The Eviction Process in Illinois: Rules for Landlords and Property Managers

An overview of Illinois eviction rules, forms, and procedures.

By , Attorney · University of Idaho College of Law

A landlord can evict a tenant in Illinois for a variety of reasons. Before beginning the eviction lawsuit, though, the landlord must first terminate the tenancy. The landlord typically does this by giving the tenant a written notice, as required by law. If the tenant doesn't comply with the written notice, the landlord can then file an eviction lawsuit with the court.

Different types of notices and procedures will be needed for different situations. This article explains the rules and procedures landlords must follow when evicting a tenant or ending a tenancy in Illinois. (Note: If your rental is located within the City of Chicago, additional rules might apply.)

Notice for Termination With Cause

A landlord must have a legal reason, or cause, to make a tenant move out of a rental unit before the tenancy term has ended. There are several potential reasons for a landlord to end a tenancy early. The most common reasons have to do with the tenant not paying rent or violating the lease or rental agreement. The landlord can also end a tenancy early if the tenant has used or dealt drugs at the rental unit. Different notices are needed for these different situations.

  • 5-Day Notice to Pay Rent: If a tenant fails to pay rent when it is due, the landlord can give the tenant a five-day notice. This notice will inform the tenant that unless the tenant pays rent in full within five days, the landlord will terminate the tenancy and begin eviction proceedings. (735 Ill. Comp. Stat. § 5/9-209.)
  • 10-Day Notice to Quit: If a tenant violates any portion of the lease or rental agreement, the landlord can give the tenant a 10-day notice to quit. This notice says that the tenant has 10 days to move out of the rental unit because the tenant violated the lease. The landlord doesn't need to give the tenant any time to correct the violation. If the tenant doesn't move out of the rental unit within 10 days, the landlord can terminate the tenancy and file an eviction lawsuit. (735 Ill. Comp. Stat. § 5/9-210.)
  • Unconditional Quit Notice: A landlord can also evict a tenant who uses, possesses, or sells illegal drugs or controlled substances on the premises of the rental unit. In this case, the landlord needs to give the tenant a five-day unconditional quit notice. This notice informs the tenant that the tenant has five days to move out of the rental unit. If the tenant does not move out by the end of the five-day period, then the landlord can terminate the tenancy and file an eviction lawsuit. (740 Ill. Comp. Stat. § 40/11.)

Notice for Termination Without Cause

If a landlord doesn't have cause to terminate a tenancy, the landlord must wait until the end of the lease term before expecting the tenant to move. In some cases, the landlord may still need to give the tenant notice.

Month-to-Month Rental Agreement

If a landlord would like to terminate a month-to-month rental agreement or lease, the landlord will need to give the tenant a 30-day notice. This notice will inform the tenant that the tenancy will expire at the end of 30 days and the tenant must move out of the rental unit by that time. (740 Ill. Comp. Stat. § 5/9-207.)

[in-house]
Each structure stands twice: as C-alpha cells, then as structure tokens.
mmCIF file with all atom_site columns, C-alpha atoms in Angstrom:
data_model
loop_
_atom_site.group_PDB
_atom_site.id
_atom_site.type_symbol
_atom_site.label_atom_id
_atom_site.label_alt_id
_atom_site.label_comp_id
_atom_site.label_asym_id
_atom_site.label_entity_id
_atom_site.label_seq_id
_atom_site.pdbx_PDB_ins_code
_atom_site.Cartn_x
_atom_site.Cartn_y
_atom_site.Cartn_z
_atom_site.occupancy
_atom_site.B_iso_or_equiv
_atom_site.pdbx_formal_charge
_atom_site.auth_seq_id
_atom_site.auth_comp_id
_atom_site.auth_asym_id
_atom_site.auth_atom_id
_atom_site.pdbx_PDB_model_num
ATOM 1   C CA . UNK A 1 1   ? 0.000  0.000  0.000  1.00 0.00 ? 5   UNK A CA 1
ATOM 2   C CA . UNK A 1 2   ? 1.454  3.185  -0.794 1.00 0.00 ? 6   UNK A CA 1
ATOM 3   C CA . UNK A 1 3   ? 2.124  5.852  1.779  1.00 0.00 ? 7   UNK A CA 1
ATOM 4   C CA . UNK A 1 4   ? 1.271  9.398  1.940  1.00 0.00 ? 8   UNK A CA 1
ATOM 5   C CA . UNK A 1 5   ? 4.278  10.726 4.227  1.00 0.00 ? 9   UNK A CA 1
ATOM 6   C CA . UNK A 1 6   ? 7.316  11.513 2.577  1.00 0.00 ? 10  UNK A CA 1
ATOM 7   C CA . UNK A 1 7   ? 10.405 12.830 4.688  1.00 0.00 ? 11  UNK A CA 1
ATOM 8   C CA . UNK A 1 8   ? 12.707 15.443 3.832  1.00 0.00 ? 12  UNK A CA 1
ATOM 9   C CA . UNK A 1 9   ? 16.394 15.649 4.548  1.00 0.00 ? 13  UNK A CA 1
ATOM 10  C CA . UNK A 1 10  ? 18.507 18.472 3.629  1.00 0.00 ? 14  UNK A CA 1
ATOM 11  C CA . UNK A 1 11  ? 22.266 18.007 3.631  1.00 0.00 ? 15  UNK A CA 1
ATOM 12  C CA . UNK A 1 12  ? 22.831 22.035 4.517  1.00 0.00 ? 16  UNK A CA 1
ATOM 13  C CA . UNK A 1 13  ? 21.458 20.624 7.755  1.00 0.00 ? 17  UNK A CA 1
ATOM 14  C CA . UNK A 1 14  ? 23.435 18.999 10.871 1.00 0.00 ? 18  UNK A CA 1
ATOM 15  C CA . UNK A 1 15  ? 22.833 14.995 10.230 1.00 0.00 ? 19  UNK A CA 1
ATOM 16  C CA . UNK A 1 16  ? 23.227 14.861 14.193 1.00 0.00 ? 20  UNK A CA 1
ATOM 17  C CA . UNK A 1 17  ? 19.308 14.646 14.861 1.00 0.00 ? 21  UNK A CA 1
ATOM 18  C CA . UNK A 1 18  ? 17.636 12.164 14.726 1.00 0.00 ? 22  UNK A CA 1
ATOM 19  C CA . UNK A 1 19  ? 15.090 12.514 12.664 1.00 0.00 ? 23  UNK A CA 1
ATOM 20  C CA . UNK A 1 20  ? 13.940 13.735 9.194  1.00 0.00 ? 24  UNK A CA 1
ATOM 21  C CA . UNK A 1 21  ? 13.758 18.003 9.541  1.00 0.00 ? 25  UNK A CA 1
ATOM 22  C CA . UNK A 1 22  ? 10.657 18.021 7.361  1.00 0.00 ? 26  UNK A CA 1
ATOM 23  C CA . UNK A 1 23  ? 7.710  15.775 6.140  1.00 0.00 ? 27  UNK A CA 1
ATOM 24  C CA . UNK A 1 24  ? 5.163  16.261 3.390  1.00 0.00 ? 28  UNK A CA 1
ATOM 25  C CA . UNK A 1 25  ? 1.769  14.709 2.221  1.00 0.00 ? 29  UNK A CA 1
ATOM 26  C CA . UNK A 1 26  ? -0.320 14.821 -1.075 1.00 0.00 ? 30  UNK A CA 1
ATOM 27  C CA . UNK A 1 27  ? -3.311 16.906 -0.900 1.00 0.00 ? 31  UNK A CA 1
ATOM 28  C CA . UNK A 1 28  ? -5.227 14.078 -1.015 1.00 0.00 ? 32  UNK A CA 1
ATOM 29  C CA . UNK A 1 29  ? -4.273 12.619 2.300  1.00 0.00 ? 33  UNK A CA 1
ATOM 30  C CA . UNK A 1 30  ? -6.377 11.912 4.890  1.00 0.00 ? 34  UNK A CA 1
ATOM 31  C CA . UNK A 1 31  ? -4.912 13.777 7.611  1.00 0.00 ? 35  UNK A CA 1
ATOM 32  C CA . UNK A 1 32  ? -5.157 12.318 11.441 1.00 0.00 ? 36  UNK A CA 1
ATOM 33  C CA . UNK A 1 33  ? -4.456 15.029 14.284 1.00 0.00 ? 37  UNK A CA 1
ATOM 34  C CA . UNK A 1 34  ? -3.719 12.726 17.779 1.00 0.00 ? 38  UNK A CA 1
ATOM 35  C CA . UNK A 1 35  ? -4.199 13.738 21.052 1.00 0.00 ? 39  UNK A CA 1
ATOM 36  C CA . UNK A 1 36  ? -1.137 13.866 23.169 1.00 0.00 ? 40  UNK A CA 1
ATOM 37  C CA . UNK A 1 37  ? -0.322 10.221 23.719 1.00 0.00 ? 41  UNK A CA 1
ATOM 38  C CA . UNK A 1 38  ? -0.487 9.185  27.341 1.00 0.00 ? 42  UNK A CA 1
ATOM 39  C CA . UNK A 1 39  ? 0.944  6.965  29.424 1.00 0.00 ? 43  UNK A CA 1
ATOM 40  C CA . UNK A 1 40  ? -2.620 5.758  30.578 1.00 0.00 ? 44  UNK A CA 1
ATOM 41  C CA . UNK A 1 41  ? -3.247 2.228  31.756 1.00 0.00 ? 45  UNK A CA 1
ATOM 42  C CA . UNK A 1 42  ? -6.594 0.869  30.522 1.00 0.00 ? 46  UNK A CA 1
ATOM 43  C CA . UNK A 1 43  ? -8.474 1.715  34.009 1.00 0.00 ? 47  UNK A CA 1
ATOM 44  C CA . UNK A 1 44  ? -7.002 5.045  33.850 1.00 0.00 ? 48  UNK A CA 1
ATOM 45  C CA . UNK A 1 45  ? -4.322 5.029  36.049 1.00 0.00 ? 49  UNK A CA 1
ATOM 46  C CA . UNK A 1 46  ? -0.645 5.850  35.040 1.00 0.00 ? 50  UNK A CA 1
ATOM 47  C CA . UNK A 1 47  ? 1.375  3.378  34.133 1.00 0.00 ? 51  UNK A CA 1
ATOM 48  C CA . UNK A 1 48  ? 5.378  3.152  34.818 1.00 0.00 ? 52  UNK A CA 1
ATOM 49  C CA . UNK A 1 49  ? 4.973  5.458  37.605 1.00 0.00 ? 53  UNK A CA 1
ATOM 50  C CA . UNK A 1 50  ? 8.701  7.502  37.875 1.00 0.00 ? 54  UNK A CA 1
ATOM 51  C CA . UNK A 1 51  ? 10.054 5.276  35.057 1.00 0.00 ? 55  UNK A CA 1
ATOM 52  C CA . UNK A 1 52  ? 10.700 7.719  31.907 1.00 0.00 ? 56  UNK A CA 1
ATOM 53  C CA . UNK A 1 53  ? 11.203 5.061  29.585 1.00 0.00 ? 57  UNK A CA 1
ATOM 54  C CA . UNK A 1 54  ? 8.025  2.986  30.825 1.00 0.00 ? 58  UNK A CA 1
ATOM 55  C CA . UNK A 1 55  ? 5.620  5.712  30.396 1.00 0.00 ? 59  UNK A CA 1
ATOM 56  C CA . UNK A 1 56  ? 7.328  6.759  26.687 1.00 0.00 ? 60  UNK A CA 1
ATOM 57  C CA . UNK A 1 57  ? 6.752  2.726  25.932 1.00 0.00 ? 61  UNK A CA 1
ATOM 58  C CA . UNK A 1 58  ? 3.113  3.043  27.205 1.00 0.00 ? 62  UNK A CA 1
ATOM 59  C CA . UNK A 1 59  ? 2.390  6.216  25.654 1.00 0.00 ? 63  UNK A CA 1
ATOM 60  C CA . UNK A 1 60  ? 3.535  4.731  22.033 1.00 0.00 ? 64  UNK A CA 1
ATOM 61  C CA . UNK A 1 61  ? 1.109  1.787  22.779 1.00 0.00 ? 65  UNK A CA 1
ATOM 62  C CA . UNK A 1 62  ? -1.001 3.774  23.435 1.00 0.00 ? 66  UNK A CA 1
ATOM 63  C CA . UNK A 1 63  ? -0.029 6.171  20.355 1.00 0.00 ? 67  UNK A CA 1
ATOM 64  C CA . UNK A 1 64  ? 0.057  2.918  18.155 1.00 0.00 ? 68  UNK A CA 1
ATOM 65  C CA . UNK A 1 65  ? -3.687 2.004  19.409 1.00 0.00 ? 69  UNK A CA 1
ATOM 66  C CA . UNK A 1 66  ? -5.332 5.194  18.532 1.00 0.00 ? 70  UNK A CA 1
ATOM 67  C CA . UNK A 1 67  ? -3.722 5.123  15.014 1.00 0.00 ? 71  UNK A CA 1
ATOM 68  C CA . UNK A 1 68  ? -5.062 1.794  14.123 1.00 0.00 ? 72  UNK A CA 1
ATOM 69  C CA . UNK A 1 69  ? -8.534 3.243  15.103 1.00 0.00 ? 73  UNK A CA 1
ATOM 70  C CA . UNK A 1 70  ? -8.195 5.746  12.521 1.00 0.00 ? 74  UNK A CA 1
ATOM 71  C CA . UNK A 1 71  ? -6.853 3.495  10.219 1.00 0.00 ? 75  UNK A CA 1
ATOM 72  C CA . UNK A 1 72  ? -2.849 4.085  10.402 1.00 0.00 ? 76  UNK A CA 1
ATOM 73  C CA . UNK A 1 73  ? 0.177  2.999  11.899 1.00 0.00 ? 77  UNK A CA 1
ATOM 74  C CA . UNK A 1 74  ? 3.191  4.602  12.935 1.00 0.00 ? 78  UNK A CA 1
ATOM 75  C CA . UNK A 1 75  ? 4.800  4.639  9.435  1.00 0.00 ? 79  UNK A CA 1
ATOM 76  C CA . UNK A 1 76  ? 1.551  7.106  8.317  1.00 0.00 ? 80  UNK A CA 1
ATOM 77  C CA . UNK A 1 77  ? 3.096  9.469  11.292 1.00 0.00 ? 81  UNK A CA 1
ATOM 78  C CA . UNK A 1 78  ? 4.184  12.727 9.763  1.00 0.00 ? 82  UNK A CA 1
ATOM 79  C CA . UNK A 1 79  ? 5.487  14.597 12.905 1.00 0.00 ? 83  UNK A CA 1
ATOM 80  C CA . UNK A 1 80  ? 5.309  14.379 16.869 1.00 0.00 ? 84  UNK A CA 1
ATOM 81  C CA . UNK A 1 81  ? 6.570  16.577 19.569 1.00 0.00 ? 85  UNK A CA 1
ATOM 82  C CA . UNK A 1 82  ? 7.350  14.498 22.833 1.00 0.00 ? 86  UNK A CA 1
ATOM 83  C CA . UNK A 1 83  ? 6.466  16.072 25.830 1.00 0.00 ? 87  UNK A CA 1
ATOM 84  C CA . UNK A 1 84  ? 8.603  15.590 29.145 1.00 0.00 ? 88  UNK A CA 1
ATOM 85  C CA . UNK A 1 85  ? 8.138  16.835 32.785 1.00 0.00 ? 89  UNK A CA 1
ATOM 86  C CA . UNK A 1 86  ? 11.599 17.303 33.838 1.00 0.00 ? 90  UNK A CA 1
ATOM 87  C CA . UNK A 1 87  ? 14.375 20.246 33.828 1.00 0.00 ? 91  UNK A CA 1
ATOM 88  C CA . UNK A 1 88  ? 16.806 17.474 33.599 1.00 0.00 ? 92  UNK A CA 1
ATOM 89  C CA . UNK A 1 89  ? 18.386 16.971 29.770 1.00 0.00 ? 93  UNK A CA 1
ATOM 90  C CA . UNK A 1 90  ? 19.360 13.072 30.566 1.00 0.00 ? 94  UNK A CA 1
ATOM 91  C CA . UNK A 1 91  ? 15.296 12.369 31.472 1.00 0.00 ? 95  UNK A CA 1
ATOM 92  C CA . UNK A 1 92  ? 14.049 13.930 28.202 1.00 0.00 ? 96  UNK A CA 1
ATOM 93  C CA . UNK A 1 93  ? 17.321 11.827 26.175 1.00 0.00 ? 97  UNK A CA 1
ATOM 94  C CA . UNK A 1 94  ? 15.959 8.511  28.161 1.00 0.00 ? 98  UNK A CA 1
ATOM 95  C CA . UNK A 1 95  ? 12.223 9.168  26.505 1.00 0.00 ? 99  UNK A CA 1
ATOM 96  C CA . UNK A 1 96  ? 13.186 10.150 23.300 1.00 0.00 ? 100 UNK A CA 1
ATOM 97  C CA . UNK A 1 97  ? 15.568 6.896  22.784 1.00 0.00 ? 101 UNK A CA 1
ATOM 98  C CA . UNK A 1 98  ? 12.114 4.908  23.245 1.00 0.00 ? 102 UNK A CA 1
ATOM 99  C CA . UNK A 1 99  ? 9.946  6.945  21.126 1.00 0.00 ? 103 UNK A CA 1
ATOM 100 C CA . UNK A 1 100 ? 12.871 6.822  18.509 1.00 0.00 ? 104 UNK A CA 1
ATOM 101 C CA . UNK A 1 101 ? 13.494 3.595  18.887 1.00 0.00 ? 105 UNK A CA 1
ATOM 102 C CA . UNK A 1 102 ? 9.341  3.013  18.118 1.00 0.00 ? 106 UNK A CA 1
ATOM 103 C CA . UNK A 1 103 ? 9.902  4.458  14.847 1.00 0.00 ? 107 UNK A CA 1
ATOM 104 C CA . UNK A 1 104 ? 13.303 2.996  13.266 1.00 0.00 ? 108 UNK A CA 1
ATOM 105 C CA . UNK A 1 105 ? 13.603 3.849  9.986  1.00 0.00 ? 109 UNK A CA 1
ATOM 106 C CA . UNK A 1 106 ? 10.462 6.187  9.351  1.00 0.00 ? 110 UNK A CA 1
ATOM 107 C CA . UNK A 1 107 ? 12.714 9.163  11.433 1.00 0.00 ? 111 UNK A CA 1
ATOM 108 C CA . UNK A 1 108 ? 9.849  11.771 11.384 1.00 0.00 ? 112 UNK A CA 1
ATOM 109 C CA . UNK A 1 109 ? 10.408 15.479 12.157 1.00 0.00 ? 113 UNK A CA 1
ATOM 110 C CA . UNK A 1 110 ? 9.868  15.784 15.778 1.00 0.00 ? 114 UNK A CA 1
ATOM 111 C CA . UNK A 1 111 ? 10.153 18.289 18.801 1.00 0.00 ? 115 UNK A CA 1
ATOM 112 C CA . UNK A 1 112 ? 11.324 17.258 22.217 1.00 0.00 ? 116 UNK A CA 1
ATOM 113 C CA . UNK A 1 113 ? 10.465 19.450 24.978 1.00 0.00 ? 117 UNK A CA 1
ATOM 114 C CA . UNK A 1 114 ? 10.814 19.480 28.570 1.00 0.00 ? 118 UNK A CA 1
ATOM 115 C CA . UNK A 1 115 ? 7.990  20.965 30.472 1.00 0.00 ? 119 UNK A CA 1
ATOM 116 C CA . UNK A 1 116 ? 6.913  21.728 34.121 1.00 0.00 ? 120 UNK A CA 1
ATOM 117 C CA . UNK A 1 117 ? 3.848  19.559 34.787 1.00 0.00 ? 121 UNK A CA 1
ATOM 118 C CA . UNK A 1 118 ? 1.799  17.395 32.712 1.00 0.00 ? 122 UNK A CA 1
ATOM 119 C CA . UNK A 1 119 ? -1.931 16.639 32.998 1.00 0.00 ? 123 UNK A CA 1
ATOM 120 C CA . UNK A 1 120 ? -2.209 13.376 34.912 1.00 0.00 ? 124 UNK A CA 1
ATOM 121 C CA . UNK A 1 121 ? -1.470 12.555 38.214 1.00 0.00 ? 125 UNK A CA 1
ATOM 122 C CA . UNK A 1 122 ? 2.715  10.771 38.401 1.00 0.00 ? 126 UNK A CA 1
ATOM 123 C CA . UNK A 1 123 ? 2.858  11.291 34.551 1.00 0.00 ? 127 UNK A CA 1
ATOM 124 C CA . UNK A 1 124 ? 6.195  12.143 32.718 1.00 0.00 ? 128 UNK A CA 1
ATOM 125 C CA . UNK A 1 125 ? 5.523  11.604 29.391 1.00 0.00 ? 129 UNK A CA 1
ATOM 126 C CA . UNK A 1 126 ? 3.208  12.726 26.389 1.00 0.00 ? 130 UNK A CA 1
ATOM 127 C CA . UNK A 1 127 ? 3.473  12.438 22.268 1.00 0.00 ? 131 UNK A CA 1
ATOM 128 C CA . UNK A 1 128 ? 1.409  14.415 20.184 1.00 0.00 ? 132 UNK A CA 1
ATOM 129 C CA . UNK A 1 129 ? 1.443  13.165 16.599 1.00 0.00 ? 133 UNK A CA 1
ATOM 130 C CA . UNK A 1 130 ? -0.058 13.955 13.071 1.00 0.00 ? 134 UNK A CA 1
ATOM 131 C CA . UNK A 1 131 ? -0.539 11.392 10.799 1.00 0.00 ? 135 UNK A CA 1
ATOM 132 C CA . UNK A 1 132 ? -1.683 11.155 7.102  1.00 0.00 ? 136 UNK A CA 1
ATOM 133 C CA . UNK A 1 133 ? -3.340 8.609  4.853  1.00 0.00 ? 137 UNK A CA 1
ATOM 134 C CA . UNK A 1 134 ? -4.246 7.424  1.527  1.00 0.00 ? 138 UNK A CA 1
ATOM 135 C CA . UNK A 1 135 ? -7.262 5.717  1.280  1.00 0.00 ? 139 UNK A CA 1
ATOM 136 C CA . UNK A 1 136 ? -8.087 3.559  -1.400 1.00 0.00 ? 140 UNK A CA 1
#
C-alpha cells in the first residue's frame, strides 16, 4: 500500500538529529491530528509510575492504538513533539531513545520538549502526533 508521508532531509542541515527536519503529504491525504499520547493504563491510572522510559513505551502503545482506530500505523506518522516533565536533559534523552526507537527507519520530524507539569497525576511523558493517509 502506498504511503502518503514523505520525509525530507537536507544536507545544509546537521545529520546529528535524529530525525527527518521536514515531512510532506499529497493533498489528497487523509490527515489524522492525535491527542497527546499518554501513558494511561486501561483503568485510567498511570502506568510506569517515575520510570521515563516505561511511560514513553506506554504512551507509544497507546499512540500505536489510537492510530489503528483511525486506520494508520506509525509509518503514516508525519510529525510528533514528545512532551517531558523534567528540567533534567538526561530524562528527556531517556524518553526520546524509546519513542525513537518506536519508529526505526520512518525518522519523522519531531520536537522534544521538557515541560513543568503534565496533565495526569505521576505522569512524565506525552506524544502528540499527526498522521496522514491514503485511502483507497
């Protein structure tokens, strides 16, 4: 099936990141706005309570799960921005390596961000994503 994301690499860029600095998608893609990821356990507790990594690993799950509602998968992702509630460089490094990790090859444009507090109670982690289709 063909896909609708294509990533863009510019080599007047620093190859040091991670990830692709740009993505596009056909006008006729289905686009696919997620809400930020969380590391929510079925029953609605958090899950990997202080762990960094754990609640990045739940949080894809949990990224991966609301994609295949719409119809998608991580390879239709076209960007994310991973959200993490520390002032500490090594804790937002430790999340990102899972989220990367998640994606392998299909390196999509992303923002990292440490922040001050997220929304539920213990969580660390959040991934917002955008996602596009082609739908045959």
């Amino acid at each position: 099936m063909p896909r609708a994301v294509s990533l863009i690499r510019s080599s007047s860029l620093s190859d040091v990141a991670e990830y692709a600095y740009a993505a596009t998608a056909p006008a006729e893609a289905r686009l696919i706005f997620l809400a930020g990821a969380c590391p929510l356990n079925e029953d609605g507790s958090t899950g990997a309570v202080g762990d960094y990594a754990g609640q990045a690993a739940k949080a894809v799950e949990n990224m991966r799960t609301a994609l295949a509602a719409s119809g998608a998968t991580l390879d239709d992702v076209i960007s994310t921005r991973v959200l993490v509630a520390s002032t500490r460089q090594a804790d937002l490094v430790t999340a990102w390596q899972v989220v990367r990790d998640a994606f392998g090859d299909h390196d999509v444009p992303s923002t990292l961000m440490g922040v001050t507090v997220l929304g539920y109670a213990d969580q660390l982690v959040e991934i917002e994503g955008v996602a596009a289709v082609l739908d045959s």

Fixed-Term Lease

If a tenant has a lease or rental agreement that is for a fixed term, such as six months or one year, and the landlord wants the tenant to move but does not have cause, then the landlord will need to wait until the end of the tenancy before doing anything. The lease or rental agreement might require the landlord to give the tenant written notice to move at the end of the term. However, if the lease or rental agreement doesn't require advance notice, the landlord won't need to give the tenant any notice to move. The landlord can expect the tenant to move at the end of the term, unless the tenant has indicated a desire to stay.

Tenant Eviction Defenses

A tenant always has the option to fight the eviction, even if the landlord thinks the eviction lawsuit is justified. If a tenant does wish to defend against the eviction, then the landlord should expect the lawsuit to take longer than normal. The tenant may have a valid defense, such as the landlord making procedural mistakes during the eviction (for example, improperly serving a notice or not waiting long enough before filing the eviction lawsuit) or the landlord failing to maintain the rental unit according to law.

Removal of the Tenant

It is illegal for a landlord to try to force a tenant to move out of a rental unit. Even if the landlord is successful with the eviction lawsuit, the only person authorized to remove the tenant is a sheriff or constable.

After the tenant moves out of the rental unit, the landlord might find personal property that the tenant left behind. The landlord should take reasonable steps to inform the tenant of the property and give the tenant a reasonable amount of time to claim the property before the landlord disposes of it.

Rationale for the Rules

Landlords must carefully follow all the rules and procedures required by Illinois law when evicting a tenant. Otherwise, the eviction may not be valid. Although these rules and procedures may seem burdensome to the landlord, they are there for a reason. Evictions often occur very quickly, with the end result being that the tenant has lost his or her home. The rules help ensure the eviction is justified and that the tenant has enough time to find a new place to live.

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